Many of you told me you’re curious about my personal writing habits. I, too, am naturally curious of the writing habits of authors.
Stephen King has become a legend in his own time primarily because he writes great stories and novels. But he also generously reveals the secrets of his craft, and that has endeared him to countless constant readers who want to know the man behind the legend.
I recently took James Patterson’s Master Class on Writing to learn how Patterson works his magic. James was very forthcoming about his work habits. His course was a revealing experience and worth every dollar.
So let me share some of my work secrets with you. I won’t charge you a dime. But, please remember, what works for me may not work equally well for everyone.
Let me begin with my daily schedule. Today I have three novels in progress: Time, Sledgehammer, and Impossible. I also have three other novels I’m editing for pending publication: Deviants, Spilled Milk, and Mysterious Ways. I have three other novels in the opening chapter phase. I’ll get around to them next.
I am also working on a dozen short stories that are in various stages of completion. I switch between them as ideas come to me. Today I added a few new pages to 2 short stories that are developing nicely.
I began writing this morning at nine, shortly after feeding the three cats, washing my face and brushing my teeth, and fixing black coffee for me. I re-read and revised yesterday’s thousand words of Sledgehammer before beginning on today’s thousand new words. I broke at noon to read 205 new e-mails and make a few short posts to social media, including Facebook and Twitter.
At 1:30, I crafted a fresh post to one of my blogs, then I picked up reading where I left off yesterday on a Neil Gaiman book (Sandman: Overture) I promised to review before its November publication. I have fourteen other ARCs to read and review before their November publication dates. Reviewing books helps me to keep current with what’s being published in my chosen genres. I love to analyze what works and what doesn’t work in fiction. I write my book review as I read, switching between screens as necessary. I finished the review of Sandman: Overture and set it aside to reread tomorrow before sending it off to the publisher and posting excepts to GoodReads, Amazon, and my five blogs.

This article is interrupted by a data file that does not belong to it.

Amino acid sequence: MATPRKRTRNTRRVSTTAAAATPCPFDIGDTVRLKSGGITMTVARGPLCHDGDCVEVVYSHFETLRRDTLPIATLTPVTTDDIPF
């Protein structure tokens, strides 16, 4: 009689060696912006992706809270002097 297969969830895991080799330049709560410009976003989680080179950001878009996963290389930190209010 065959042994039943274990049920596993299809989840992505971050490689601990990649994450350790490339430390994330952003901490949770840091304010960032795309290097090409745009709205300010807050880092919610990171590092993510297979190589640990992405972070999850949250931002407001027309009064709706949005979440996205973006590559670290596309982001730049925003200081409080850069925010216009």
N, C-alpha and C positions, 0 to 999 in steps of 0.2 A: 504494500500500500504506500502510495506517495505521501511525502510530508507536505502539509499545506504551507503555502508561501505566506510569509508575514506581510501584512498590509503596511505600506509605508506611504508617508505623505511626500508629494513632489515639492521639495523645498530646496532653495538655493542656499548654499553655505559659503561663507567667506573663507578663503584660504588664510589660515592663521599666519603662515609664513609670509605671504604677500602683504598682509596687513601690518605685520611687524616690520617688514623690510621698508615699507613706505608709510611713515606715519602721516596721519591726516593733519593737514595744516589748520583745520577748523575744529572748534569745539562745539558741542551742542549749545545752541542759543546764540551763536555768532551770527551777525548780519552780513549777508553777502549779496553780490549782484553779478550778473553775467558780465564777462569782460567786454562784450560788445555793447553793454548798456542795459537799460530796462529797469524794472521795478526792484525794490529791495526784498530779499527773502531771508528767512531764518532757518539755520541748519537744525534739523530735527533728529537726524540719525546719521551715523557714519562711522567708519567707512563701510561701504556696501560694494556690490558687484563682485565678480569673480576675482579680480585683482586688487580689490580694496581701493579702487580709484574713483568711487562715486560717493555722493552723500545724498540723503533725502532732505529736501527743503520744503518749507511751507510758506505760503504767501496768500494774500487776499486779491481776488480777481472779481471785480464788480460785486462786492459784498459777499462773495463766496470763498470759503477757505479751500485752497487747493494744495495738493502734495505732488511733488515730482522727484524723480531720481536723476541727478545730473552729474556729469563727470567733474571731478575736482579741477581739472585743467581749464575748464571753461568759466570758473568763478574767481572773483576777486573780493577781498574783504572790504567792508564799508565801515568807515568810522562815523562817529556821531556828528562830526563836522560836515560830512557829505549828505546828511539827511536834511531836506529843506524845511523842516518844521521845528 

At 3 PM, I answered a telephone call from my daughter and we talked for a good half an hour. Tammy calls me every afternoon, but she keeps our calls relatively short because, as an author herself, she is cognizant of my work habits and deadlines. While talking with her on the phone, I checked for new e-mails and discovered my program schedule for Windycon includes two panels, one signing, and one reading.
Here is my November 14 Windycon schedule:
Saturday 10:00 Autographing: Hallway: P. Anderson, B. Garcia, M. Oshiro, K. Wynter
Saturday Noon: Beyond Adams and Pratchett: Junior A: What Humorous Science Fiction/Fantasy Do You Love? P.D. Anderson, A. Bentley, R. Garfinkle, C. Johns J. Nye
Saturday 2:00 Is World Building Necessary? Lilac C: Fritz Leiber, Edgar Rice Burroughs, and others created their worlds as their works evolved. Can that technique be used by modern authors whose readers have modern sensibilities? T. Akers, P. Anderson, R. Frencl, T. Trumpinski, Gary Wolfe (M)
Saturday 9:00-9:25 Reading: Cypress A: P. Anderson
At 4 this afternoon, I answered a phone call from Lizza regarding a review of Light she wanted to post on Amazon.
At 4:30, I began revising Time. At 6:15, I read several stories submitted for Stoker Long Fiction jury consideration. At 8:00 PM, I worked on Impossible.
At 10:00 PM, I went on Facebook and read today’s new posts while chatting online with Lizza. I posted a few comments to posts on my timeline, and I responded to e-mails that needed replies.
At midnight, I gave the cats a treat, ate a light midnight snack, planned out tomorrow, and went to bed with a book. All 3 cats joined me and demanded fifteen minutes each of petting. Then I read for pleasure until my eyes felt heavy and needed to close.
I write nearly everything on the laptop computer these days. I used to write exclusively on an upright manual typewriter and made revisions by hand on a typed manuscript, but I have used computers since the early-eighties (Smith-Corona Word Processor, Apple IIe, Apple SE, Macintosh, i-Mac, Windows) and I’m comfortable reading and writing and revising electronically. I prefer Microsoft Word to Scribner. I back up my documents to the cloud and to flash drives.
I do the same essential things in the same order every day, holidays and weekends included. I deviate to attend conferences and book signings, and Lizza and I spend two evenings a week watching movies on DVD or at the theater. We eat pizza or Italian beef or Subway sandwiches.
NEXT: I’m a pantser, and my first draft is my outline.